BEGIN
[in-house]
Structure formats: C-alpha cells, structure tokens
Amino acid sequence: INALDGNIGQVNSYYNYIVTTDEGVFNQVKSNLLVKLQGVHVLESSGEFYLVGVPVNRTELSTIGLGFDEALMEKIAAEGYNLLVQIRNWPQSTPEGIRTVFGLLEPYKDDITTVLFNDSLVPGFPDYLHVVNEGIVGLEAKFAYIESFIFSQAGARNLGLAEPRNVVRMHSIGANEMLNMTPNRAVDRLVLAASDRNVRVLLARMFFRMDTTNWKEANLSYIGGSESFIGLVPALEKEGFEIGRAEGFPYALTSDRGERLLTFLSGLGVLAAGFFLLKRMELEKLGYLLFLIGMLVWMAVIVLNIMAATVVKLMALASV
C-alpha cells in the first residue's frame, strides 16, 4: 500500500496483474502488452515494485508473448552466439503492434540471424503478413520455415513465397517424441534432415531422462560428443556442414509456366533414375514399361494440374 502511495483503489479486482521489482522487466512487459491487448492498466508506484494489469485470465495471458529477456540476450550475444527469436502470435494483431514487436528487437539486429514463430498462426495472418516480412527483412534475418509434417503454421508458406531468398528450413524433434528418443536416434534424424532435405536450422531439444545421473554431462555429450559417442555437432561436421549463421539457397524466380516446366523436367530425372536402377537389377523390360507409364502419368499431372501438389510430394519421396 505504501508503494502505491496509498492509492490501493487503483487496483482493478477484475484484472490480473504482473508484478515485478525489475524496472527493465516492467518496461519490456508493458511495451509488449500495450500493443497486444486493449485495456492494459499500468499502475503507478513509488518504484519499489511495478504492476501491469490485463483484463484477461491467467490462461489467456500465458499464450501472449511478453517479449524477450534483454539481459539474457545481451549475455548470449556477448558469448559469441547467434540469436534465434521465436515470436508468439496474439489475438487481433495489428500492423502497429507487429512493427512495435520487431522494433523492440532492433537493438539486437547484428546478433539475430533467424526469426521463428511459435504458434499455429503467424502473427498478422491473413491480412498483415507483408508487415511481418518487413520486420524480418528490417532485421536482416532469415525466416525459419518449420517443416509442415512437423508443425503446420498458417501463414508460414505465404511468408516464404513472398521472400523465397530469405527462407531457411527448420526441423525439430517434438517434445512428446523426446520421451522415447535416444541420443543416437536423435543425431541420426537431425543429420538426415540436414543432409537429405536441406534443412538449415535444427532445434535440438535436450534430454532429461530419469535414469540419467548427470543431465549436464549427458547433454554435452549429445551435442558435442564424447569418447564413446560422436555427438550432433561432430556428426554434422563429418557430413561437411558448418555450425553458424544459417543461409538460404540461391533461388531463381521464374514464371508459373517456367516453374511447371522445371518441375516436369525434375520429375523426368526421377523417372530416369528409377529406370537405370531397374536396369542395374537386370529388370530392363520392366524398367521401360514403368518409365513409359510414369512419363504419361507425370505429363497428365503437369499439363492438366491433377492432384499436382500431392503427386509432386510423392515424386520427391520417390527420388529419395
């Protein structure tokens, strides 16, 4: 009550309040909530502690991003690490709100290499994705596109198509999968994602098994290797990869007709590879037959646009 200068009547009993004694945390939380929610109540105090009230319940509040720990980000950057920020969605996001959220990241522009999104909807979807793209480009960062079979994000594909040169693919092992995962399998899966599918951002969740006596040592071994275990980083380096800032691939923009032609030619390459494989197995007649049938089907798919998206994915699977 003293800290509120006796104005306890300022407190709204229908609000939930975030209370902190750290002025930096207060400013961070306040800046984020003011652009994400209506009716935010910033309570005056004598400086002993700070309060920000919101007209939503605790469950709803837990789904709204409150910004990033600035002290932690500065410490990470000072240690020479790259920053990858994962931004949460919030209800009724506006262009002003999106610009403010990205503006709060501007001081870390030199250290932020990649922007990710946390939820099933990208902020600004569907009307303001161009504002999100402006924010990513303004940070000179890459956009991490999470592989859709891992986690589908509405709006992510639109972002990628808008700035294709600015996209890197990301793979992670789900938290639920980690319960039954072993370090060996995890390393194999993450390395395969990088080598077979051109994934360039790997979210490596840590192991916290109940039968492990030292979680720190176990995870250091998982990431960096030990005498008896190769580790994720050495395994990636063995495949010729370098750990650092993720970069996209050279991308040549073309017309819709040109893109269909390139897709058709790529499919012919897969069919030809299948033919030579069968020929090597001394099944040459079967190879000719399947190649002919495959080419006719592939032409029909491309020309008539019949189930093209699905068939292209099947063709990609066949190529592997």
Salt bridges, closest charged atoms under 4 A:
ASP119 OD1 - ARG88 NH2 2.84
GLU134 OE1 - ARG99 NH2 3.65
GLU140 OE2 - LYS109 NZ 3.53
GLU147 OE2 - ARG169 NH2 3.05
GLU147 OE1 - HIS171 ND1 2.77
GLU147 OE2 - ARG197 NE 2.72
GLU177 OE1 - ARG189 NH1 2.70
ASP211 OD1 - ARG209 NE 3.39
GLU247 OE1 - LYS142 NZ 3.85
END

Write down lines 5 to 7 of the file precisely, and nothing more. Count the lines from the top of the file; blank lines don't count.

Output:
């Protein structure tokens, strides 16, 4: 009550309040909530502690991003690490709100290499994705596109198509999968994602098994290797990869007709590879037959646009 200068009547009993004694945390939380929610109540105090009230319940509040720990980000950057920020969605996001959220990241522009999104909807979807793209480009960062079979994000594909040169693919092992995962399998899966599918951002969740006596040592071994275990980083380096800032691939923009032609030619390459494989197995007649049938089907798919998206994915699977 003293800290509120006796104005306890300022407190709204229908609000939930975030209370902190750290002025930096207060400013961070306040800046984020003011652009994400209506009716935010910033309570005056004598400086002993700070309060920000919101007209939503605790469950709803837990789904709204409150910004990033600035002290932690500065410490990470000072240690020479790259920053990858994962931004949460919030209800009724506006262009002003999106610009403010990205503006709060501007001081870390030199250290932020990649922007990710946390939820099933990208902020600004569907009307303001161009504002999100402006924010990513303004940070000179890459956009991490999470592989859709891992986690589908509405709006992510639109972002990628808008700035294709600015996209890197990301793979992670789900938290639920980690319960039954072993370090060996995890390393194999993450390395395969990088080598077979051109994934360039790997979210490596840590192991916290109940039968492990030292979680720190176990995870250091998982990431960096030990005498008896190769580790994720050495395994990636063995495949010729370098750990650092993720970069996209050279991308040549073309017309819709040109893109269909390139897709058709790529499919012919897969069919030809299948033919030579069968020929090597001394099944040459079967190879000719399947190649002919495959080419006719592939032409029909491309020309008539019949189930093209699905068939292209099947063709990609066949190529592997």
Salt bridges, closest charged atoms under 4 A:
ASP119 OD1 - ARG88 NH2 2.84